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      Granulomatosis with Polyangiitis Presenting with Bilateral Orbital Apex Syndrome

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          Abstract

          We report a rare case of granulomatosis with polyangiitis (GPA) presenting with bilateral orbital apex syndrome (OAS). A 73-year-old woman with a history of endoscopic sinus surgery for ethmoidal sinusitis experienced a sudden decrease in visual acuity (VA) of both eyes. At the initial examination, her VA had decreased to 0.01 in the right eye and 0.03 in the left eye, and eye movement in both eyes was mildly limited in all directions. Visual field tests of both eyes showed a large central scotoma. Laboratory tests revealed an elevation of myeloperoxidase-anti-neutrophil cytoplasmic antibody. Facial computed tomography demonstrated a thickened mucosal membrane in the entire ethmoidal sinus, and the posterosuperior walls of Onodi cells filled with infiltrative lesions had thinned. Orbital magnetic resonance imaging showed severe inflammation in the orbital apex. From these clinical findings, the patient was diagnosed with GPA presenting with OAS associated with ethmoid sinusitis. Emergent endoscopic sinus surgery was performed for biopsy and debridement of the ethmoidal and sphenoid sinusitis to decompress the optic nerve. One day after endoscopic sinus surgery, the patient’s VA and visual field were improved, and steroid pulse therapy was commenced postoperatively. Four days later, VA had recovered to 1.0 in both eyes, and eye movement and visual field had were improved. Although OAS is a rare manifestation, early surgical treatment should be considered when the orbital lesion presents as risk of rapid deterioration of visual function in patients with GPA.

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          Most cited references 18

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          Wegener granulomatosis: an analysis of 158 patients.

           Gary Hoffman (1992)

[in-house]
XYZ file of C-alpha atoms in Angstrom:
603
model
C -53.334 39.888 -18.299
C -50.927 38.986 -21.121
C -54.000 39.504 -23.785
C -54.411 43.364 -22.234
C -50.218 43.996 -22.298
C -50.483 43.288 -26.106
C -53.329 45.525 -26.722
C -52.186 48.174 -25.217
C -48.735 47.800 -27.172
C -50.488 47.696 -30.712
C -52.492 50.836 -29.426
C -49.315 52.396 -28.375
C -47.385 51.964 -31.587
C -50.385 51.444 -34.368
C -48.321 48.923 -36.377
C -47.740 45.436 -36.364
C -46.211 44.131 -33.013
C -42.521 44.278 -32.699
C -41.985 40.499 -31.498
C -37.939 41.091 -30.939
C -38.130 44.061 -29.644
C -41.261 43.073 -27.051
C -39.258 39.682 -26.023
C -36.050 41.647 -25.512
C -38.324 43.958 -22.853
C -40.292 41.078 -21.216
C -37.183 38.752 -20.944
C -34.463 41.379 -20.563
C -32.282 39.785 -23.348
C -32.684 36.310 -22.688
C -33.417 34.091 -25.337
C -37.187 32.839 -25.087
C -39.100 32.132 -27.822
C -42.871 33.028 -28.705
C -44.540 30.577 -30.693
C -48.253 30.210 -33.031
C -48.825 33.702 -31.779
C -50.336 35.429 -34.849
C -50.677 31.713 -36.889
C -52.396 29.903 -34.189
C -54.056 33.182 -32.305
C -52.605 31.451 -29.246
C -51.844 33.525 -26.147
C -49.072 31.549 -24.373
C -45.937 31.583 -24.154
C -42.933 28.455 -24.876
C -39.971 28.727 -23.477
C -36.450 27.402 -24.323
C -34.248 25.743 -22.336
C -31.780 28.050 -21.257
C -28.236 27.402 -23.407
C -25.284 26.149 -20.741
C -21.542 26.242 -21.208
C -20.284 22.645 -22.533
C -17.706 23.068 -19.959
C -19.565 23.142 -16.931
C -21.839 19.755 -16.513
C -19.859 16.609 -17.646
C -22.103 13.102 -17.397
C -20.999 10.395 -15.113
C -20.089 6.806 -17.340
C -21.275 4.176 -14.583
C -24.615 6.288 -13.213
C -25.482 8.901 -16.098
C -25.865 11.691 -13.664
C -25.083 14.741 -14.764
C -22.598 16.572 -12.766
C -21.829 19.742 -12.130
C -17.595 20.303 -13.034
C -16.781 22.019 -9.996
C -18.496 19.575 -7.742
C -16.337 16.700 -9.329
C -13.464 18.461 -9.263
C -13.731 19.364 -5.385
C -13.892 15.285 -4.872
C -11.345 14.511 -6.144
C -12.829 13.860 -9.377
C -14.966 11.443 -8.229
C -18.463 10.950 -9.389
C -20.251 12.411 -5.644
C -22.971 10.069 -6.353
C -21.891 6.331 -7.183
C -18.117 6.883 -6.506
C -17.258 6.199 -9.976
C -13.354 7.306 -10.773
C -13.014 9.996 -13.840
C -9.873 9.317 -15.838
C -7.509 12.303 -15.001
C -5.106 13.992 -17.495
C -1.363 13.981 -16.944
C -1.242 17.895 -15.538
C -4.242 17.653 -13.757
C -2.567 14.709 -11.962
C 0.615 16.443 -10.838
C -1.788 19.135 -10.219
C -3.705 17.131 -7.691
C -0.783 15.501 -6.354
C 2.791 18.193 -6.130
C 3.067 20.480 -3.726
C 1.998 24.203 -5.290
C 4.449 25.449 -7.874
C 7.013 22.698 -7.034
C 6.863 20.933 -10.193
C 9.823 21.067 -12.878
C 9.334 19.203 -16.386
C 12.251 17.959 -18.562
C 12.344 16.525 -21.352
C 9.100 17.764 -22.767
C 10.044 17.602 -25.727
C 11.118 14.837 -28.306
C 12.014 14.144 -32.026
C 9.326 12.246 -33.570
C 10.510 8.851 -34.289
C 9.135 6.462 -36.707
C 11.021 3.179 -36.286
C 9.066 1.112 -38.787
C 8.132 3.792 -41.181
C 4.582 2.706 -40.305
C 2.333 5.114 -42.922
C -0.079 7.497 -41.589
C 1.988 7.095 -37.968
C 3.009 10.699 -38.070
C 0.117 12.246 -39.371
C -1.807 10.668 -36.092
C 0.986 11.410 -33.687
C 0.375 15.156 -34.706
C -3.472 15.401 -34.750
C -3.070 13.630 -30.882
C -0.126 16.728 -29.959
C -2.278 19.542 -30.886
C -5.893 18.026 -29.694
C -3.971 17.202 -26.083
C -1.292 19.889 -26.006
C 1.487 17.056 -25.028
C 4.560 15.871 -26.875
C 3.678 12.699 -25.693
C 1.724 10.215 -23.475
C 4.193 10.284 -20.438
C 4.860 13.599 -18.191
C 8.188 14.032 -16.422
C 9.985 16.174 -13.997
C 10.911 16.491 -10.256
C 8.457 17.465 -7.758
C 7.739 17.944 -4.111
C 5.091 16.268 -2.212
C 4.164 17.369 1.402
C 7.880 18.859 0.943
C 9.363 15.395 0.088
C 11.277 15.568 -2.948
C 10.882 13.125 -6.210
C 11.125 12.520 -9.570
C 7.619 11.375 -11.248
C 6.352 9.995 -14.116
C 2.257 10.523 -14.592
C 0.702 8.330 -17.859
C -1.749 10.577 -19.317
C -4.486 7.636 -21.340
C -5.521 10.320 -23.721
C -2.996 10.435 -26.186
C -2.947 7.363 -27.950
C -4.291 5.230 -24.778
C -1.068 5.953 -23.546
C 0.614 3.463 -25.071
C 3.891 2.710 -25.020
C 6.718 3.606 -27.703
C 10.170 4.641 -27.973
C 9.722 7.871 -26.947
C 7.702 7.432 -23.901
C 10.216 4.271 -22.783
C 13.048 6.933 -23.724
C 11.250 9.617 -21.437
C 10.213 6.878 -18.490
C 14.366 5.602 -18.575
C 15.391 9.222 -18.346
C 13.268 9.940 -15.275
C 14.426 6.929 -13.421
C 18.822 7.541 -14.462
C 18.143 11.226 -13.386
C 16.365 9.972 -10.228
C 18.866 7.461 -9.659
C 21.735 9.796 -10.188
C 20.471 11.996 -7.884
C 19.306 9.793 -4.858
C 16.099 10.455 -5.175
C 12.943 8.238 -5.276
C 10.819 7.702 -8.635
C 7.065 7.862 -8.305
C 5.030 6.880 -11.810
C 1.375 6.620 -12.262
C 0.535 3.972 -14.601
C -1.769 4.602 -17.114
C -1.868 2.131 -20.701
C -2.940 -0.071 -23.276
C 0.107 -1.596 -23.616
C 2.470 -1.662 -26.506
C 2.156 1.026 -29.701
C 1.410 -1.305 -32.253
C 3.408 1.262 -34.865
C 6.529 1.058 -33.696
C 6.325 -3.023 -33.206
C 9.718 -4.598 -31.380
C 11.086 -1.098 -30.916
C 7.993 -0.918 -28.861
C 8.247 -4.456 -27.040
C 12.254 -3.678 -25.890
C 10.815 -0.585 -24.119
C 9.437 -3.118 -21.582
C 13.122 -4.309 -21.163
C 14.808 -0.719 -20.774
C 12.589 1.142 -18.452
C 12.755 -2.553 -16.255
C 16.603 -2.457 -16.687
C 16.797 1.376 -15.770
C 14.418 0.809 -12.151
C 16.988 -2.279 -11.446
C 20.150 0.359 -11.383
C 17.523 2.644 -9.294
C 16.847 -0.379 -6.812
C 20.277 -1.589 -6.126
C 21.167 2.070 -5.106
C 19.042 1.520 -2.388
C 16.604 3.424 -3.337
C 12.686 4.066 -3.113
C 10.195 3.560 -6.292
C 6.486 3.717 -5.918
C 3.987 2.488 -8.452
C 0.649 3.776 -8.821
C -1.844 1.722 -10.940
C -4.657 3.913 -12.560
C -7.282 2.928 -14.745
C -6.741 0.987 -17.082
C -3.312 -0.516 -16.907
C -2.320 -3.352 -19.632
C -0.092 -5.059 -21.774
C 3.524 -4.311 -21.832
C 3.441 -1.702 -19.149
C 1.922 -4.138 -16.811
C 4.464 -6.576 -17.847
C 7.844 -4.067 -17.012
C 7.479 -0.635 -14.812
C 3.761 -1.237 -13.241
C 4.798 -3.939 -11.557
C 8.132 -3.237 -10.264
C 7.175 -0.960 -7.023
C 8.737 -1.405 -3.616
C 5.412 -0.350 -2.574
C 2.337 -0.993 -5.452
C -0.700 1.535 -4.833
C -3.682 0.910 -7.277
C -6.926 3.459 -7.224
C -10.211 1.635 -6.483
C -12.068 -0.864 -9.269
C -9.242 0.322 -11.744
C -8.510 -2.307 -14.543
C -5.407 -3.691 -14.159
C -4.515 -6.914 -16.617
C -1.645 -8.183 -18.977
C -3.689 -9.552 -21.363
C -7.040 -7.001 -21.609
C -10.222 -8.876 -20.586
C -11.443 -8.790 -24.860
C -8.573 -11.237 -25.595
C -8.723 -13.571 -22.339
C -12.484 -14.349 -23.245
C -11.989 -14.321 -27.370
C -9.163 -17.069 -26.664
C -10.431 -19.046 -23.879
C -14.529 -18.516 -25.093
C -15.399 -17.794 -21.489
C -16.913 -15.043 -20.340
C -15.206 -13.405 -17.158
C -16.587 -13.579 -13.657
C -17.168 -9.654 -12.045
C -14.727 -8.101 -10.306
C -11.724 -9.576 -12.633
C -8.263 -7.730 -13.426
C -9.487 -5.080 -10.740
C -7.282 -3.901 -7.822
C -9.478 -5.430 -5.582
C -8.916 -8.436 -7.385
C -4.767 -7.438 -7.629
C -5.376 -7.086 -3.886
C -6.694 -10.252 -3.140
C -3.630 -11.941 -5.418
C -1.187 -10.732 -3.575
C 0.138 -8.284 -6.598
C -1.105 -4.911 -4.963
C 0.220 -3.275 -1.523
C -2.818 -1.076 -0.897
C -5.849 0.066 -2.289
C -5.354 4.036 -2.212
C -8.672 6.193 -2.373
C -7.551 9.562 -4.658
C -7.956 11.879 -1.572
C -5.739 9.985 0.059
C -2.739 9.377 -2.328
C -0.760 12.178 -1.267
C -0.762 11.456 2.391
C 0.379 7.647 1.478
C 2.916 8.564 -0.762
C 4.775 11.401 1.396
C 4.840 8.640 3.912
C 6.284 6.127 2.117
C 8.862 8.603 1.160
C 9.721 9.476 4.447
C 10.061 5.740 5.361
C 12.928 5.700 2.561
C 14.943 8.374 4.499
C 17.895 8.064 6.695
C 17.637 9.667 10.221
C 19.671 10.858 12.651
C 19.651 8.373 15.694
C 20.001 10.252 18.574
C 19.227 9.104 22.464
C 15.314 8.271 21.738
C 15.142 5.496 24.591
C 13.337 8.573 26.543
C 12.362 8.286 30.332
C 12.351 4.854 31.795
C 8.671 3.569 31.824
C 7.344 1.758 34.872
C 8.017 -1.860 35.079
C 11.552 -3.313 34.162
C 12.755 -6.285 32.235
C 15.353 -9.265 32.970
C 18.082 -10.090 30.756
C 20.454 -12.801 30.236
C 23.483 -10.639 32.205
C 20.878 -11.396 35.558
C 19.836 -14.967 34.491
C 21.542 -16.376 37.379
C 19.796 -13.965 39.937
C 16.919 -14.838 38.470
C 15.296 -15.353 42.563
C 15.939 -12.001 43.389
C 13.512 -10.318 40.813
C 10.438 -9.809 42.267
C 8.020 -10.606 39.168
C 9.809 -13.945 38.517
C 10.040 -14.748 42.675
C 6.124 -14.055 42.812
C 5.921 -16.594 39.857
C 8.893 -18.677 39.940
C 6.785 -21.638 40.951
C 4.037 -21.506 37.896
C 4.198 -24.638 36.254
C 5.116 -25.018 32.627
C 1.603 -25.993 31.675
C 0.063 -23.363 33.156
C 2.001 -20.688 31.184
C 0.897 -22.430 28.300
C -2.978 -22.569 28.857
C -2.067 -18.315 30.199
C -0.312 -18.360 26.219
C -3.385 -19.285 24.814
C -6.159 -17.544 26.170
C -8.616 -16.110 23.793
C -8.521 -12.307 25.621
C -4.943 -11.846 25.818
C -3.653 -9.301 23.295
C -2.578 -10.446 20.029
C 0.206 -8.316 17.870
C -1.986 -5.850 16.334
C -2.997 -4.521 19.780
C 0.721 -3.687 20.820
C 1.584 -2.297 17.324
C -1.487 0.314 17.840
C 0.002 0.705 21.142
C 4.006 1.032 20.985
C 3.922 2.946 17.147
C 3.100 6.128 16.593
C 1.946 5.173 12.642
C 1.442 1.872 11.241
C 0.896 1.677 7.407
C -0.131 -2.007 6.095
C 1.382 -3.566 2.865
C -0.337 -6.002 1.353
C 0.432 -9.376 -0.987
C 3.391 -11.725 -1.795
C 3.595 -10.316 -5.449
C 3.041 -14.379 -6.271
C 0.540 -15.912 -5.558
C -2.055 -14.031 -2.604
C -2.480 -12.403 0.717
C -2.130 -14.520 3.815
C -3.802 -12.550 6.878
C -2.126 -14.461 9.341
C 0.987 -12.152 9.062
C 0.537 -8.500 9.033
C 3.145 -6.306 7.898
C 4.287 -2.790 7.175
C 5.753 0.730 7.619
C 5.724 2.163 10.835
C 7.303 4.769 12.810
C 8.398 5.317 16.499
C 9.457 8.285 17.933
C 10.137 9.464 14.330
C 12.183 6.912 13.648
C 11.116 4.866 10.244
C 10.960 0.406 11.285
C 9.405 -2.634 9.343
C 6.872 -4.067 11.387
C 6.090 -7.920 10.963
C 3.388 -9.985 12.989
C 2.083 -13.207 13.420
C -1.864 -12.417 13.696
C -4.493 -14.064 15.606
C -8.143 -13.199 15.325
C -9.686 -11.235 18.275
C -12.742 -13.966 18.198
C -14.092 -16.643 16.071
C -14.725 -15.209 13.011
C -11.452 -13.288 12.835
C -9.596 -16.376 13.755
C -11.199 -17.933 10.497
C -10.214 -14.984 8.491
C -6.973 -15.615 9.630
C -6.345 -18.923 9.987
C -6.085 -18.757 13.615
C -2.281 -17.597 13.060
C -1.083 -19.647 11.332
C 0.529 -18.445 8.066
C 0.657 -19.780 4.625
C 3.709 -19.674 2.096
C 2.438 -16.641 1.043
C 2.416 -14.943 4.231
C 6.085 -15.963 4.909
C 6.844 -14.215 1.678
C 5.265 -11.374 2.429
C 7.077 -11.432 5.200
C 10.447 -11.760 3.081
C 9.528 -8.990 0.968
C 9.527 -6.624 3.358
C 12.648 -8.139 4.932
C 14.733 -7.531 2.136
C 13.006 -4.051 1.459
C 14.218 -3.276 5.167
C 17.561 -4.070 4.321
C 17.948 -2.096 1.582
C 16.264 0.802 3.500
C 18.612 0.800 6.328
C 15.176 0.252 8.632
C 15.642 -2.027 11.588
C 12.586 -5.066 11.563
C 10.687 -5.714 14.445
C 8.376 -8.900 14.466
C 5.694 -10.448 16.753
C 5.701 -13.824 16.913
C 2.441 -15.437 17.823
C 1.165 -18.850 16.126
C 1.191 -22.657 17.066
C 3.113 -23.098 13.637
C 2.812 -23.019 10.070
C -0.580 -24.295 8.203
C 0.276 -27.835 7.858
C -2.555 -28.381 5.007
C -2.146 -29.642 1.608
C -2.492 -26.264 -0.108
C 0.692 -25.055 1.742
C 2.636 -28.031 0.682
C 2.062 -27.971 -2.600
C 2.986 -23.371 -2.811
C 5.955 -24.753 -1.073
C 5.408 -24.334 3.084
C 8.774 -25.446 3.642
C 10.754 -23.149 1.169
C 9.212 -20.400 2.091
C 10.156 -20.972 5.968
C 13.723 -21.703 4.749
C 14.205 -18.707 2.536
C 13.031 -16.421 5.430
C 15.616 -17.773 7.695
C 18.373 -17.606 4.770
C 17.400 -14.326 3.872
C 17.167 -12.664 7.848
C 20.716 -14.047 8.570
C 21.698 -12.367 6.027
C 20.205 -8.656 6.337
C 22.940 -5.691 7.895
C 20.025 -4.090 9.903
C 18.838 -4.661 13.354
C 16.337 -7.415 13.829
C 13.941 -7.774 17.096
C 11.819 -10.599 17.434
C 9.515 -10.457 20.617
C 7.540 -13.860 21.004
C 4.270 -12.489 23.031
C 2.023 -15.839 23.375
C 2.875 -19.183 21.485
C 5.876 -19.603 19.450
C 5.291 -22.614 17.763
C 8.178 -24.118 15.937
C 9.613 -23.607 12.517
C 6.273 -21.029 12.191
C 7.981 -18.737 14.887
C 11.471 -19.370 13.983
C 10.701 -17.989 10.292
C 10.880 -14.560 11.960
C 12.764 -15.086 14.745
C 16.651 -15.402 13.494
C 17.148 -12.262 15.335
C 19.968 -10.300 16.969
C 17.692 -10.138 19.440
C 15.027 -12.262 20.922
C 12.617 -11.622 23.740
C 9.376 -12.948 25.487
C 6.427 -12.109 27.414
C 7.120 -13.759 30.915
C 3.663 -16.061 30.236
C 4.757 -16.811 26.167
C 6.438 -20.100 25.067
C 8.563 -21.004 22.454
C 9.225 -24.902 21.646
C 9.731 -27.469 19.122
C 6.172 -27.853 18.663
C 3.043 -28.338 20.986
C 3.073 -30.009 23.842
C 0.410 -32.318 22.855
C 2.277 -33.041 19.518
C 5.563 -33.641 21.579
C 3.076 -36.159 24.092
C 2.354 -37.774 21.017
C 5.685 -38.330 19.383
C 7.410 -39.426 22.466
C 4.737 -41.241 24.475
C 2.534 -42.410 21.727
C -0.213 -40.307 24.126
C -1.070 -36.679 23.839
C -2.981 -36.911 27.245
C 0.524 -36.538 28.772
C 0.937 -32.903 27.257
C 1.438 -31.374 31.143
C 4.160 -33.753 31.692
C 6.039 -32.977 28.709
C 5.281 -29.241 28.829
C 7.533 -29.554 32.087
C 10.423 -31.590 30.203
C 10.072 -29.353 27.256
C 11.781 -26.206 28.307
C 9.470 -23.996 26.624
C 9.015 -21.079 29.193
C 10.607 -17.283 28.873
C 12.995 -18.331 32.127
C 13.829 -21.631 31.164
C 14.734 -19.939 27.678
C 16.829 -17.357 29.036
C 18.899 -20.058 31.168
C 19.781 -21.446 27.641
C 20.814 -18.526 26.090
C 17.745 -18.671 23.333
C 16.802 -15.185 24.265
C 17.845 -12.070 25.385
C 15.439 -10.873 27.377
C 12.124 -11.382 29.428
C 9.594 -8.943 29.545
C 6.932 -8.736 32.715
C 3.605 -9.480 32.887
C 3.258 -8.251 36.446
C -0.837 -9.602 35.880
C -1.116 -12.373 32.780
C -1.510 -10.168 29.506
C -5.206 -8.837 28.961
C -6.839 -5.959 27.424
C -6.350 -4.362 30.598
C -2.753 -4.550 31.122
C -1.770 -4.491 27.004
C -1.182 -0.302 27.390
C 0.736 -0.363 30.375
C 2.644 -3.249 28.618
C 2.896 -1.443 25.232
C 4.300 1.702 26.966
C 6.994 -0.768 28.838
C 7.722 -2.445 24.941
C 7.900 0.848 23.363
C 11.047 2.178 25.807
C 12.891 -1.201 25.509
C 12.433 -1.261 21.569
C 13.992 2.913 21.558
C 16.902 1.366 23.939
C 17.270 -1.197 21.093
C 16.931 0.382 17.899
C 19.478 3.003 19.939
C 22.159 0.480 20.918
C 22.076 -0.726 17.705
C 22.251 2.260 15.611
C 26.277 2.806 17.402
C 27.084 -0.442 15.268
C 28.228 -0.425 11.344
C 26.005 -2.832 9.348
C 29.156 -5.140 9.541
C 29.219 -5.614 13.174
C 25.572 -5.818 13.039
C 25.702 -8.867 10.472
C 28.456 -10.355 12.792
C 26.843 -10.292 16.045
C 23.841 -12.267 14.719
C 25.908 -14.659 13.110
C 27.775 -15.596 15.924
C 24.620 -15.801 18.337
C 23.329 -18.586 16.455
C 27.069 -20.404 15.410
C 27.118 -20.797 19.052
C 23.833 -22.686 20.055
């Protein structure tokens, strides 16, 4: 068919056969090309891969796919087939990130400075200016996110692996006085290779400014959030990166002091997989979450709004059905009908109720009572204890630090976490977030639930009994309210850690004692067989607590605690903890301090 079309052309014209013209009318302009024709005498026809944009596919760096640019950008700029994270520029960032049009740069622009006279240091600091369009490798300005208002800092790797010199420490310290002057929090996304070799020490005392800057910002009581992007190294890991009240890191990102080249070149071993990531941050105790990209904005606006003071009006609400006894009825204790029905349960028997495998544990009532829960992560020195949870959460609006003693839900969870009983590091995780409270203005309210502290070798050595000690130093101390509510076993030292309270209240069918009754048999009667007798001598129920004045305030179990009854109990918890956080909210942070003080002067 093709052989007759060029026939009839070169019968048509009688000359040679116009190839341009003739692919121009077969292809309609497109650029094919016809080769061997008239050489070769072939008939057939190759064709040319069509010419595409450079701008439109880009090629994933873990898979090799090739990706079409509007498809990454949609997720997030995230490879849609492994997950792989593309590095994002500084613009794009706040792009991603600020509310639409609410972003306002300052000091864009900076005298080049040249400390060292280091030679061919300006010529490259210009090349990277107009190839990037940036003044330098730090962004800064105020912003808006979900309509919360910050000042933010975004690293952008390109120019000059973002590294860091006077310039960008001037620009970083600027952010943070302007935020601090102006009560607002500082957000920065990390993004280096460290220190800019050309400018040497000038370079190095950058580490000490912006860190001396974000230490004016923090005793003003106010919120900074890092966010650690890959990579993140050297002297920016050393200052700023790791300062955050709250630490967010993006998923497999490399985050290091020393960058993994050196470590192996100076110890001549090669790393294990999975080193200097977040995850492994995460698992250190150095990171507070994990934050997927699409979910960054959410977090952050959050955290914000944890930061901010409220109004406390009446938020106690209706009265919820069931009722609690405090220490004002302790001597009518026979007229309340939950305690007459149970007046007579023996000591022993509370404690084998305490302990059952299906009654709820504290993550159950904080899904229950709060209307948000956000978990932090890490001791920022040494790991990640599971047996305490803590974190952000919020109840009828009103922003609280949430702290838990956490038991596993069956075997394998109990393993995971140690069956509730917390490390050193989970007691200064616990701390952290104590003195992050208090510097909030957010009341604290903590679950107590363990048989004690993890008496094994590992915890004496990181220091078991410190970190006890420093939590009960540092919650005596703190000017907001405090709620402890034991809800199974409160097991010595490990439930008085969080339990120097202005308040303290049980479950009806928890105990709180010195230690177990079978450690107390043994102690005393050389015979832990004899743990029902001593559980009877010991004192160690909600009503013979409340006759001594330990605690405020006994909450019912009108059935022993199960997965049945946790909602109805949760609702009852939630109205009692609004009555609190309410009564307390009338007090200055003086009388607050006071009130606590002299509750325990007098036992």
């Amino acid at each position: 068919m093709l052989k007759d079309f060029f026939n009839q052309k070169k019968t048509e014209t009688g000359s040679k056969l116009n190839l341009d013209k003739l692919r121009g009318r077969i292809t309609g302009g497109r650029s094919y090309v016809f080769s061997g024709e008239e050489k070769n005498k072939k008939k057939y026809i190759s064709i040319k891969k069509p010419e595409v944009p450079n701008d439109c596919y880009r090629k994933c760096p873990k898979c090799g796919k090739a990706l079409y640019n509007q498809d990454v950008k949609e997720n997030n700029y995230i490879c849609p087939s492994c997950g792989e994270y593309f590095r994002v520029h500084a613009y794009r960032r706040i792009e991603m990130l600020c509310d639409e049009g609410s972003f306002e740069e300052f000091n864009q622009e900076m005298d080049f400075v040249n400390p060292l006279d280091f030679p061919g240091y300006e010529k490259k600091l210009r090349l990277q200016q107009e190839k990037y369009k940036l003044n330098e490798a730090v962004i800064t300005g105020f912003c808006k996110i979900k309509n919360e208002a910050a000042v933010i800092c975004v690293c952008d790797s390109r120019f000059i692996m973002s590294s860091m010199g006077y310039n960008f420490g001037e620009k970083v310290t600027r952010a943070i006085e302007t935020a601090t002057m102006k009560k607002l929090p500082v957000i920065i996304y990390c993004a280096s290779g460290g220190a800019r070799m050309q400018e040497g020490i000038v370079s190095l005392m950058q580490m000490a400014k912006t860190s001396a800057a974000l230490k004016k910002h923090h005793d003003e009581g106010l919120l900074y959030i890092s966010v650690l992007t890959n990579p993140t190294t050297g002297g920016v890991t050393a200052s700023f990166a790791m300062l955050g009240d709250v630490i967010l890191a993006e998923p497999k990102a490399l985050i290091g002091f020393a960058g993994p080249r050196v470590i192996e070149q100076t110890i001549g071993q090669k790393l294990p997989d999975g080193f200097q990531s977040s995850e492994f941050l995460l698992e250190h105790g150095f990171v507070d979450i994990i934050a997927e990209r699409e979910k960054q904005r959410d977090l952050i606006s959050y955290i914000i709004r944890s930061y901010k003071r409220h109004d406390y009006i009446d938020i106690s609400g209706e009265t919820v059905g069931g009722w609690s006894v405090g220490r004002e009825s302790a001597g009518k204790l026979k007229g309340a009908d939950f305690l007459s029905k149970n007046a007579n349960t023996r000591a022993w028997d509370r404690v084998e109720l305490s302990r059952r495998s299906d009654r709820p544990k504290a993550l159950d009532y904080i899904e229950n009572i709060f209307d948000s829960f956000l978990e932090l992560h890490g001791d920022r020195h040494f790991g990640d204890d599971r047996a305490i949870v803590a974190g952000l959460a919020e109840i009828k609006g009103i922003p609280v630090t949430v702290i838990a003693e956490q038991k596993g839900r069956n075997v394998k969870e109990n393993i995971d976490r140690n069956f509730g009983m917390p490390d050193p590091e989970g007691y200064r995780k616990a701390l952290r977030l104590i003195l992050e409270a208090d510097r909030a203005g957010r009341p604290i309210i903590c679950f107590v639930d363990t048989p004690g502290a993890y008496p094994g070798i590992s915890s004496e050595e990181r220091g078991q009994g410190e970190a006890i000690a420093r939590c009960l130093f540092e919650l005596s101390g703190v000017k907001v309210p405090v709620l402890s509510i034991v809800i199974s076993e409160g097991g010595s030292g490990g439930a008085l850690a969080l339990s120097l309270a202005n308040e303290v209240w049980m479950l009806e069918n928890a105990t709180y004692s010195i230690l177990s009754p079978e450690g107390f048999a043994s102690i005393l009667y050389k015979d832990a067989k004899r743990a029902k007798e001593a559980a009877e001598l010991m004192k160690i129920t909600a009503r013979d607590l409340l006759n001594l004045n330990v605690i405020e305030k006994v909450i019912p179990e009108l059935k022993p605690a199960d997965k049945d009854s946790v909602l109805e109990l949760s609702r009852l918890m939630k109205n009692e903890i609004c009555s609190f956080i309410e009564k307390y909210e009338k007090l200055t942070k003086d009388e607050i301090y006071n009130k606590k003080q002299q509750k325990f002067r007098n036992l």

To prospectively study the clinical features, pathophysiology, treatment and prognosis of Wegener granulomatosis. Of the 180 patients with Wegener granulomatosis referred to the National Institute of Allergy and Infectious Diseases during the past 24 years, 158 have been followed for 6 months to 24 years (a total of 1229 patient-years). Characteristics of clinical presentation, surgical pathology, course of illness, laboratory and radiographic findings, and the results of medical and surgical treatment have been recorded in a computer-based information retrieval system. The Warren Magnuson Clinical Center of the National Institutes of Health. Men and women were equally represented; 97% of patients were white, and 85% were more than 19 years of age. The mean period of follow-up was 8 years. One hundred and thirty-three patients (84%) received "standard" therapy with daily low-dose cyclophosphamide and glucocorticoids. Eight (5.0%) received only low-dose cyclophosphamide. Six (4.0%) never received cyclophosphamide and were treated with other cytotoxic agents and glucocorticoids. Ten patients (6.0%) were treated with only glucocorticoids. Ninety-one percent of patients experienced marked improvement, and 75% achieved complete remission. Fifty percent of remissions were associated with one or more relapses. Of 99 patients followed for greater than 5 years, 44% had remissions of greater than 5 years duration. Thirteen percent of patients died of Wegener granulomatosis, treatment-related causes, or both. Almost all patients had serious morbidity from irreversible features of their disease (86%) or side effects of treatment (42%). The course of Wegener granulomatosis has been dramatically improved by daily treatment with cyclophosphamide and glucocorticoids. Nonetheless, disease- and treatment-related morbidity is often profound. Alternative forms of therapy have not yet achieved the high rates of remission induction and successful maintenance that have been reported with daily cyclophosphamide treatment. Despite continued therapeutic success with cyclophosphamide, our long-term follow-up of patients with Wegener granulomatosis has led to increasing concerns about toxicity resulting from prolonged cyclophosphamide therapy and has encouraged investigation of other therapeutic regimens.